the orders of the American Episcopal have erred, and we have renounced

Church, magnificent as they are in the esti

mation of their holders—nor yet we believe you,' is the answer.

those of the Scottish Episcopacy--would not do. Mr. Matthew Henry, though he

had no intention of ministering in the estaEPISCOPAL ORDINATION OF THE

blished Church, unless a change should DISSENTERS.

take place in the terms of conformity, deAn article in our February Number,

liberated solemnly, when entering into the

ministry, whether he should receive episco“ Episcopal Ordination

pal ordination, provided he could do it withmended in the Congregational Maga- out subscription; a deliberation which was zine," has been answered in great in

terminated by the conviction that ordinadignation by the author of the para

tion by Presbyters is, though not the only

valid, yet the best, most scripturally regular, graph which drew forth our remarks.

and therefore the most eligible ordination. This answer is in the March Num

And although we are no friends to episcober of the Congregational, headed pacy, we should have been glad to see some Exposure of a Perversion in The congregational ministers episcopally or

dained, since they would thereby have acInquirer, and is signed “M,'” who

quired the consistency which is an essential assures us that he is not one of the element of goodness.

on

recom

the worthy M, seems to lay the whole ordination of bishops must be either blame to his own choice and arrange- bad or good: let “M.” take his choice: ment of words. If “ M." had advice to if bad, then that which is bad may give in a new and perplexing position create and convey that which is essenof affairs, it behoved him to have se- tially good ! But if the ordination be lected the clearest terms, and have good, cadit questio. made the most lucid statements, lest “ The dulness of the most obtuse," peradventure the unwary should be which seems to be our portion, still deceived by insufficient hints and in- leaves us in uncertainty as to the real complete suggestions.

meaning of “M.” even with the explaBut this is now the author's expla- nation he has offered. We will nation ; after first quoting our deduc- therefore state our interpretation hytions from his words, 1. “That some pothetically, and in the form of a congregational ministers ought to be question ? ordained by bishops.” 2. “ That ordina- Did “M.” mean to say, that there are tion by bishops has in it an element of certain Congregational Ministers under goodness." He says, “I could scarcely the influence of episcopal, or rather have thought that the dulness of the prelatical predilections, who, though most obtuse, or the torsion of the most they have their eye to the three orders, perverse, could have misinterpreted nevertheless continue to act as Disthe passage which is the subject of senting Ministers ; and that therefore our writer's censure. I had been com- to place themselves in a more intellibating the arguments of an independ- gible position they ought to be episent deacon in favour of episcopacy, copally ordained ? If that was “ M's" and recollecting a few ministers who only meaning, why did he add the were tinctured with the same views, clause which has created all the conI wrote the passage which has offended fusion by these mysterious* words, the correspondent of the Inquirer. “since they would thereby acquire the His first deduction from my statement consistency which is an essential eleis legitimate; but the second is a grossment of goodness.” When a dissentperversion. I did not say, and had ing minister advises (the expression he used his eyes, he must have seen, is, “ we should have been glad to see”) that I did not say, that “ordination his brethren in the ministry, secretly by bishops has in it an element of infected with prelatical notions, to goodness," but that "consistency is an seek ordination from the bishops; essential element of goodness.” and when, moreover, he tells them,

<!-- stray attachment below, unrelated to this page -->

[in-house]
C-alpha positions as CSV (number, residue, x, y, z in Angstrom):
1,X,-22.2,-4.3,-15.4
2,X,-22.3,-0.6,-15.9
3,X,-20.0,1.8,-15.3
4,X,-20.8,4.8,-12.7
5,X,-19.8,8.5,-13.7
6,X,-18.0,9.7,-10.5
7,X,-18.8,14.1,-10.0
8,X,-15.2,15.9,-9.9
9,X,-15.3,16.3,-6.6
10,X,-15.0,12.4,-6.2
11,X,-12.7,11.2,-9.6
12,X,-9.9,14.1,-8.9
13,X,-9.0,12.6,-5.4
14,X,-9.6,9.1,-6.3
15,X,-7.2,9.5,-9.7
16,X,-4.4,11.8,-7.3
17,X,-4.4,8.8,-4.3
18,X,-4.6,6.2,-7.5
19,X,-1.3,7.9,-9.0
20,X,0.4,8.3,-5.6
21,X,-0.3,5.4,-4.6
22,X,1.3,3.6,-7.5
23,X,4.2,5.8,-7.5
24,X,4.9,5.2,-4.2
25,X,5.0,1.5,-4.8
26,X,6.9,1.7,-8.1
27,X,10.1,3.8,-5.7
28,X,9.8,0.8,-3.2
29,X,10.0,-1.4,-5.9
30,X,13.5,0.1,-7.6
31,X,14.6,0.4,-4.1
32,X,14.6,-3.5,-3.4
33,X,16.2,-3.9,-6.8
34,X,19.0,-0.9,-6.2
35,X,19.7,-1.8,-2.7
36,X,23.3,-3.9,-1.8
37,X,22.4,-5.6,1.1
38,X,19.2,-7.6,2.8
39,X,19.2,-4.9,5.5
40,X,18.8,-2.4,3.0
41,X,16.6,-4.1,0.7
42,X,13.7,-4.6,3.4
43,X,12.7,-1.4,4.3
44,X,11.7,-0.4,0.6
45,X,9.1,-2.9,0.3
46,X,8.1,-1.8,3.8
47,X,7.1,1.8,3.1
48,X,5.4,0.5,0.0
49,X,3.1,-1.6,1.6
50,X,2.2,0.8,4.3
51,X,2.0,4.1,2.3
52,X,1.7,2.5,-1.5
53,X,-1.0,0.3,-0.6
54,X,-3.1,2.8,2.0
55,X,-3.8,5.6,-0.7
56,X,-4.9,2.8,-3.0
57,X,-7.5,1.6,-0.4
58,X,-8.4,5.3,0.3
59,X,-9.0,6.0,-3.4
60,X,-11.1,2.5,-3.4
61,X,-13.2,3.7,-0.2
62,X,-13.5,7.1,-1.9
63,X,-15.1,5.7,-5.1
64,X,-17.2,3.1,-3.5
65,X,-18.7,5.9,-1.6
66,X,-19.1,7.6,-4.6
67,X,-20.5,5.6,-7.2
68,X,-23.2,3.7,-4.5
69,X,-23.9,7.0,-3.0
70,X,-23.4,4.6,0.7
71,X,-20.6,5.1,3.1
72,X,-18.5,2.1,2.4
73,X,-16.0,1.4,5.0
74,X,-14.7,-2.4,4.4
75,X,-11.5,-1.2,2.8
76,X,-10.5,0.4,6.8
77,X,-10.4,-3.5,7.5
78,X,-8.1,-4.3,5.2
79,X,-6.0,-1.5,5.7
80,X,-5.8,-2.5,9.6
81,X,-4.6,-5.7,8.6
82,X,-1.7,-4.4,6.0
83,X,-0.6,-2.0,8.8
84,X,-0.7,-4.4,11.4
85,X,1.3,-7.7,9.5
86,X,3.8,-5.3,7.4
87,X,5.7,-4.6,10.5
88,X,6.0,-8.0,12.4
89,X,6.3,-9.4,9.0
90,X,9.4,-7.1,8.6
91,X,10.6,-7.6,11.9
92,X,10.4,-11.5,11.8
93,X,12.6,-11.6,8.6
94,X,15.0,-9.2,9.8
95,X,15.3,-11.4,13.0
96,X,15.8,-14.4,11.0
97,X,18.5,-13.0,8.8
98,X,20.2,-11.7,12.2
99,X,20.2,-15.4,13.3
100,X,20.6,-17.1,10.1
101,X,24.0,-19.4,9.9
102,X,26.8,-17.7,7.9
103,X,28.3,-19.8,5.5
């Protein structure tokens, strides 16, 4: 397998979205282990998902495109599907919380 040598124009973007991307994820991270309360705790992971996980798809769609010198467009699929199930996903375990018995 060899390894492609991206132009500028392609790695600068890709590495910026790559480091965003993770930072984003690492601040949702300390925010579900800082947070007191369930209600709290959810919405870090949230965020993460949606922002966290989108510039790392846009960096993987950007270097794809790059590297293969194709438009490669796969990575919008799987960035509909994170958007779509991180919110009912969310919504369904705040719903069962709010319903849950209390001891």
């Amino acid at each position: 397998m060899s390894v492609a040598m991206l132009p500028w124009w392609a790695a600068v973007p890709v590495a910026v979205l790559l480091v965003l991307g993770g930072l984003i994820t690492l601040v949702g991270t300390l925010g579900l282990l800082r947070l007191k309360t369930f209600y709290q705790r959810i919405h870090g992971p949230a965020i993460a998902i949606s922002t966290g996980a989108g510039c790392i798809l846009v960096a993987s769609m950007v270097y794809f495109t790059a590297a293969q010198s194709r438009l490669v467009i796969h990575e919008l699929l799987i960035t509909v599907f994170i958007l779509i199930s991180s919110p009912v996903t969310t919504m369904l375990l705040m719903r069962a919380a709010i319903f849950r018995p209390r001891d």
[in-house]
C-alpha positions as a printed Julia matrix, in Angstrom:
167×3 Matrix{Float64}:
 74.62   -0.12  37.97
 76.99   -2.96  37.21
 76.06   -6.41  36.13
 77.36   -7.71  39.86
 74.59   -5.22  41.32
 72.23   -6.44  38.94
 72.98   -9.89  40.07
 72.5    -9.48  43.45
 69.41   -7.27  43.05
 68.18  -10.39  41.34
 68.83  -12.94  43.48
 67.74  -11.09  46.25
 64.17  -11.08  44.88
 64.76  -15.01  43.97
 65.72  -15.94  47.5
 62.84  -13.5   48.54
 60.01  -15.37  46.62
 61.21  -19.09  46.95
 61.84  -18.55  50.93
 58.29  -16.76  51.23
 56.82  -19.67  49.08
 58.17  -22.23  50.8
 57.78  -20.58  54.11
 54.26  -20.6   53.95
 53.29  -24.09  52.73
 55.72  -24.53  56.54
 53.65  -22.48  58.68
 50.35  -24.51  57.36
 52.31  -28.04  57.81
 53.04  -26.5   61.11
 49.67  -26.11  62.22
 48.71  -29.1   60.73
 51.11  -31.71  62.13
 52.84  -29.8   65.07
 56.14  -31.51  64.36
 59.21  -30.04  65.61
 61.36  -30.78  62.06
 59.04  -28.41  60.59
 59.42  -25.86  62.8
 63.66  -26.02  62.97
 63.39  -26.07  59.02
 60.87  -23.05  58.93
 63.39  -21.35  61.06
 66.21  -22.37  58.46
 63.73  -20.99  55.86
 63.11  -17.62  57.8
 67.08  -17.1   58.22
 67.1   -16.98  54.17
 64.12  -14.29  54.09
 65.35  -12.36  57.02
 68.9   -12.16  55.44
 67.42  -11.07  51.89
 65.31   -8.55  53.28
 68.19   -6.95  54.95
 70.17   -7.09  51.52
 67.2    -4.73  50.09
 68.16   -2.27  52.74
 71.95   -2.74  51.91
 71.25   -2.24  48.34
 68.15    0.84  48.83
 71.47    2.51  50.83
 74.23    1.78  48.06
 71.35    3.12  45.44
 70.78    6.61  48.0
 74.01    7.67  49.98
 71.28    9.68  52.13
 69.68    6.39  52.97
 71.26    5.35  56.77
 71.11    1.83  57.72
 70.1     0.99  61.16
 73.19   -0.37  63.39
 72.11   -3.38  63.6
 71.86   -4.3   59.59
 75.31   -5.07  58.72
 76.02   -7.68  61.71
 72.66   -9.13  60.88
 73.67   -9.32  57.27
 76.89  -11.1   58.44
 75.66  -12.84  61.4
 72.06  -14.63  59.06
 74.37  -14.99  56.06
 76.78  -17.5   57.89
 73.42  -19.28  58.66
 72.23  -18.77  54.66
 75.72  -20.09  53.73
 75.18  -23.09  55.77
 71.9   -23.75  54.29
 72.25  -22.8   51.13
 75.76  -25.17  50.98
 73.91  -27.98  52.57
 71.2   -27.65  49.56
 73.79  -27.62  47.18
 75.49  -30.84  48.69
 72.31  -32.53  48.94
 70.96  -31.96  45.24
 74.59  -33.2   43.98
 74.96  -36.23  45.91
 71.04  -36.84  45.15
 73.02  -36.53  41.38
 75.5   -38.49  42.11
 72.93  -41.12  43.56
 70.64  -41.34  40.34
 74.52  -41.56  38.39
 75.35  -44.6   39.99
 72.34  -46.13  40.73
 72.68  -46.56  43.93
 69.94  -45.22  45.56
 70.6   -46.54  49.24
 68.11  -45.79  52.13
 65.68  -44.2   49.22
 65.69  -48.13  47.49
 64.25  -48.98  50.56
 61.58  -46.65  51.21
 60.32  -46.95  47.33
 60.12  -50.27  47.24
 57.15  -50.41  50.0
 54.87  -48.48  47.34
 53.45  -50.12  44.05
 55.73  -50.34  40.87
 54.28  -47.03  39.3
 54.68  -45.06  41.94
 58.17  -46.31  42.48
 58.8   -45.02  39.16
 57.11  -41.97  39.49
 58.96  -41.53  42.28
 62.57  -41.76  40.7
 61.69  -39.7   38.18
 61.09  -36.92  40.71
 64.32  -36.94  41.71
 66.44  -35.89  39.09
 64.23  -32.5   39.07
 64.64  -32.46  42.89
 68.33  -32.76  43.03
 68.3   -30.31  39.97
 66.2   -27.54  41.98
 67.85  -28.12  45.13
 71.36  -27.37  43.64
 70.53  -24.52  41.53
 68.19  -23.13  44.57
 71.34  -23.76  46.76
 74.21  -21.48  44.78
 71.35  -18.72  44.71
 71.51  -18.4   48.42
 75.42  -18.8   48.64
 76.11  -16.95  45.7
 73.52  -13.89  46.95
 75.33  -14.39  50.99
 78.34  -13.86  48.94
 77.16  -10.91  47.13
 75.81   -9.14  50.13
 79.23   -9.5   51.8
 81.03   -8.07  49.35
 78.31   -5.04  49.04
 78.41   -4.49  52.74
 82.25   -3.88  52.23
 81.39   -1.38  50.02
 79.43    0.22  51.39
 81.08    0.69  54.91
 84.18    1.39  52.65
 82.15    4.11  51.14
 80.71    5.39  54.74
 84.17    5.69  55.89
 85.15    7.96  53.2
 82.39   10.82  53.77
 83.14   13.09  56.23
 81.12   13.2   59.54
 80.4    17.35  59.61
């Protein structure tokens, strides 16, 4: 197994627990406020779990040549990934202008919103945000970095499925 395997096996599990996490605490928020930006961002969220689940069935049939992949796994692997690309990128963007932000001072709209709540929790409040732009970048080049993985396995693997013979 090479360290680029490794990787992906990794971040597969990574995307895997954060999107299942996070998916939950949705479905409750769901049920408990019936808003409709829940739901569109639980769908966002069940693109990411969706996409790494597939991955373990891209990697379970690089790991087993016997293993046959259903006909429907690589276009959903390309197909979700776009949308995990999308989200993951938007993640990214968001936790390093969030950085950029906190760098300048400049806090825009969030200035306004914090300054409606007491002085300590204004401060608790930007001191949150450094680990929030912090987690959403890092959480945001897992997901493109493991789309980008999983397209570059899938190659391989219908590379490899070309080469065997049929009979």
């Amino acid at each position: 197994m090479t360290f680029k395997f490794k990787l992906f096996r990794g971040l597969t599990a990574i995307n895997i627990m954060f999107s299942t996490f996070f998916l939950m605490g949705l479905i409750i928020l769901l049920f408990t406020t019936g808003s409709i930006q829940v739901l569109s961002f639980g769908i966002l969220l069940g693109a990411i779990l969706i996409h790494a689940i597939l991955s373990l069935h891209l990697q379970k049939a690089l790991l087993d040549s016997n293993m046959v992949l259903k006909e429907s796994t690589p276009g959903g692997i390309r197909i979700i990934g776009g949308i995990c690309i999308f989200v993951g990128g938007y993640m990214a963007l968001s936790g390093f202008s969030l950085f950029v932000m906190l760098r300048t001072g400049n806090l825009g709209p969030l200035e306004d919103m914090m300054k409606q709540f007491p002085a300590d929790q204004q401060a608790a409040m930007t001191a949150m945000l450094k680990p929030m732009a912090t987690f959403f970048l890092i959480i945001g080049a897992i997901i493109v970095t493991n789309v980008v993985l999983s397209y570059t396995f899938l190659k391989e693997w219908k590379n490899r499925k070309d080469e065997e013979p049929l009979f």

Our second deduction then is a that if they do so, they will acquire gross perversion,”—is it? Let us that consistency which is an essential

“M.” states that if some element of goodness, in our humble gregational ministers were episcopally opinion he stamps the seal of his own ordained, they would thereby acquire approbation on Episcopal orders ; for the consistency which is an essential how can a person perform an act element of goodness,"— but he de- which is to create a quality essentially nies that ordination by bishops has an good, unless the thing to be done is element of goodness in it. How can in itself essentially good ? May we he avoid such a deduction with such a do evil that good may come ? position preceding ? Can that which These being our views, if our advice is an essential element of goodness, were to be asked in a similar case, our flow from or proceed from that which is not good in itself? or, if ordination